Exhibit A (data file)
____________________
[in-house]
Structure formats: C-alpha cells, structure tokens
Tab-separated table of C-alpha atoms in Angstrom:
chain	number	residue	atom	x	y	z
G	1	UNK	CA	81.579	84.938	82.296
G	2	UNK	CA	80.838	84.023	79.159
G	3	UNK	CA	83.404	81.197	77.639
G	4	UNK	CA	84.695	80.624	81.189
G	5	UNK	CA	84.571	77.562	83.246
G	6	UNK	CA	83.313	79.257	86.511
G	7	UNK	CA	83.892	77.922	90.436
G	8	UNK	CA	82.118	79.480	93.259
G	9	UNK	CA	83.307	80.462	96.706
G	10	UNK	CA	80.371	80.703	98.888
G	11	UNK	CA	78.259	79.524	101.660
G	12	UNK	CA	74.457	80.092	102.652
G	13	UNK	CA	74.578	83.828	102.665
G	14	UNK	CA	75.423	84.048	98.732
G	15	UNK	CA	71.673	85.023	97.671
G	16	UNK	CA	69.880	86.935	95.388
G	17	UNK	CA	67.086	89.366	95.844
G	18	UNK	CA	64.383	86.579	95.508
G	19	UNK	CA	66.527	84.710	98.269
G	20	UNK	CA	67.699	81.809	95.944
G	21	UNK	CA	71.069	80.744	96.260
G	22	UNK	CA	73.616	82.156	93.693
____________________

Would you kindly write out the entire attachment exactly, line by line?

[in-house]
Structure formats: C-alpha cells, structure tokens
Tab-separated table of C-alpha atoms in Angstrom:
chain	number	residue	atom	x	y	z
G	1	UNK	CA	81.579	84.938	82.296
G	2	UNK	CA	80.838	84.023	79.159
G	3	UNK	CA	83.404	81.197	77.639
G	4	UNK	CA	84.695	80.624	81.189
G	5	UNK	CA	84.571	77.562	83.246
G	6	UNK	CA	83.313	79.257	86.511
G	7	UNK	CA	83.892	77.922	90.436
G	8	UNK	CA	82.118	79.480	93.259
G	9	UNK	CA	83.307	80.462	96.706
G	10	UNK	CA	80.371	80.703	98.888
G	11	UNK	CA	78.259	79.524	101.660
G	12	UNK	CA	74.457	80.092	102.652
G	13	UNK	CA	74.578	83.828	102.665
G	14	UNK	CA	75.423	84.048	98.732
G	15	UNK	CA	71.673	85.023	97.671
G	16	UNK	CA	69.880	86.935	95.388
G	17	UNK	CA	67.086	89.366	95.844
G	18	UNK	CA	64.383	86.579	95.508
G	19	UNK	CA	66.527	84.710	98.269
G	20	UNK	CA	67.699	81.809	95.944
G	21	UNK	CA	71.069	80.744	96.260
G	22	UNK	CA	73.616	82.156	93.693